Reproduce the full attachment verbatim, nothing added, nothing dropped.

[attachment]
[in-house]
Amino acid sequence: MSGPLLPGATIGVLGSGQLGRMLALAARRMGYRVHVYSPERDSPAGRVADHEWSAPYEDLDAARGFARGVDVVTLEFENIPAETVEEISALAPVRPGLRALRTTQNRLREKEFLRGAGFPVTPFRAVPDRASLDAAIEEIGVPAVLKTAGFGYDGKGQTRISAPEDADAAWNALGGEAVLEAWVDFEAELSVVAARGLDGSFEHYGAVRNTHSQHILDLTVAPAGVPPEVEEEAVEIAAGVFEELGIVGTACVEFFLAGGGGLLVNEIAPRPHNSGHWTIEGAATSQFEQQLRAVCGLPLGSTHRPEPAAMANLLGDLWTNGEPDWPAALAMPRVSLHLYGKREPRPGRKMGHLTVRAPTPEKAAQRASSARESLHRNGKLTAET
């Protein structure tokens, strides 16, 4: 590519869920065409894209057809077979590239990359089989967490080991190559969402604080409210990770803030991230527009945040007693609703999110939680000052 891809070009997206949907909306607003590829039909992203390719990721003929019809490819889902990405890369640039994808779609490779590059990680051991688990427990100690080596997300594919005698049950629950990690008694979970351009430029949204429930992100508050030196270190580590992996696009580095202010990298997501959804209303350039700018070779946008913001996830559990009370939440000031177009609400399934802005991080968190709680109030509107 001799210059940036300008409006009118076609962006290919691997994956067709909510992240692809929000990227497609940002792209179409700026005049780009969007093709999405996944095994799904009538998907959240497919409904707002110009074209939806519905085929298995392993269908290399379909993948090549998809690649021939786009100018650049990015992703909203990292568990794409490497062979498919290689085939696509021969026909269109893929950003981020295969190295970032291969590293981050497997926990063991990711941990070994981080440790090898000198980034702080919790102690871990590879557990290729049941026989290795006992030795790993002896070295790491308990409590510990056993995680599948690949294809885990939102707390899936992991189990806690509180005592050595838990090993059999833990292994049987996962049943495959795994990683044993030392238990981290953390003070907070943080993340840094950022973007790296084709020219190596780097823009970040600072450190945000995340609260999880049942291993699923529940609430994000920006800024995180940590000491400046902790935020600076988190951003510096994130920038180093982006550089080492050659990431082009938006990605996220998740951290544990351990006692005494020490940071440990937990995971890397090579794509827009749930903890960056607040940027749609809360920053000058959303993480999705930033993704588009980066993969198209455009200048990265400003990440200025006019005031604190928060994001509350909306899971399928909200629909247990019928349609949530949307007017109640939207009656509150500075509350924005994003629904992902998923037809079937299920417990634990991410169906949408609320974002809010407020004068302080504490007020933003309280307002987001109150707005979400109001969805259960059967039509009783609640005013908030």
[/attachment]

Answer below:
[in-house]
Amino acid sequence: MSGPLLPGATIGVLGSGQLGRMLALAARRMGYRVHVYSPERDSPAGRVADHEWSAPYEDLDAARGFARGVDVVTLEFENIPAETVEEISALAPVRPGLRALRTTQNRLREKEFLRGAGFPVTPFRAVPDRASLDAAIEEIGVPAVLKTAGFGYDGKGQTRISAPEDADAAWNALGGEAVLEAWVDFEAELSVVAARGLDGSFEHYGAVRNTHSQHILDLTVAPAGVPPEVEEEAVEIAAGVFEELGIVGTACVEFFLAGGGGLLVNEIAPRPHNSGHWTIEGAATSQFEQQLRAVCGLPLGSTHRPEPAAMANLLGDLWTNGEPDWPAALAMPRVSLHLYGKREPRPGRKMGHLTVRAPTPEKAAQRASSARESLHRNGKLTAET
């Protein structure tokens, strides 16, 4: 590519869920065409894209057809077979590239990359089989967490080991190559969402604080409210990770803030991230527009945040007693609703999110939680000052 891809070009997206949907909306607003590829039909992203390719990721003929019809490819889902990405890369640039994808779609490779590059990680051991688990427990100690080596997300594919005698049950629950990690008694979970351009430029949204429930992100508050030196270190580590992996696009580095202010990298997501959804209303350039700018070779946008913001996830559990009370939440000031177009609400399934802005991080968190709680109030509107 001799210059940036300008409006009118076609962006290919691997994956067709909510992240692809929000990227497609940002792209179409700026005049780009969007093709999405996944095994799904009538998907959240497919409904707002110009074209939806519905085929298995392993269908290399379909993948090549998809690649021939786009100018650049990015992703909203990292568990794409490497062979498919290689085939696509021969026909269109893929950003981020295969190295970032291969590293981050497997926990063991990711941990070994981080440790090898000198980034702080919790102690871990590879557990290729049941026989290795006992030795790993002896070295790491308990409590510990056993995680599948690949294809885990939102707390899936992991189990806690509180005592050595838990090993059999833990292994049987996962049943495959795994990683044993030392238990981290953390003070907070943080993340840094950022973007790296084709020219190596780097823009970040600072450190945000995340609260999880049942291993699923529940609430994000920006800024995180940590000491400046902790935020600076988190951003510096994130920038180093982006550089080492050659990431082009938006990605996220998740951290544990351990006692005494020490940071440990937990995971890397090579794509827009749930903890960056607040940027749609809360920053000058959303993480999705930033993704588009980066993969198209455009200048990265400003990440200025006019005031604190928060994001509350909306899971399928909200629909247990019928349609949530949307007017109640939207009656509150500075509350924005994003629904992902998923037809079937299920417990634990991410169906949408609320974002809010407020004068302080504490007020933003309280307002987001109150707005979400109001969805259960059967039509009783609640005013908030």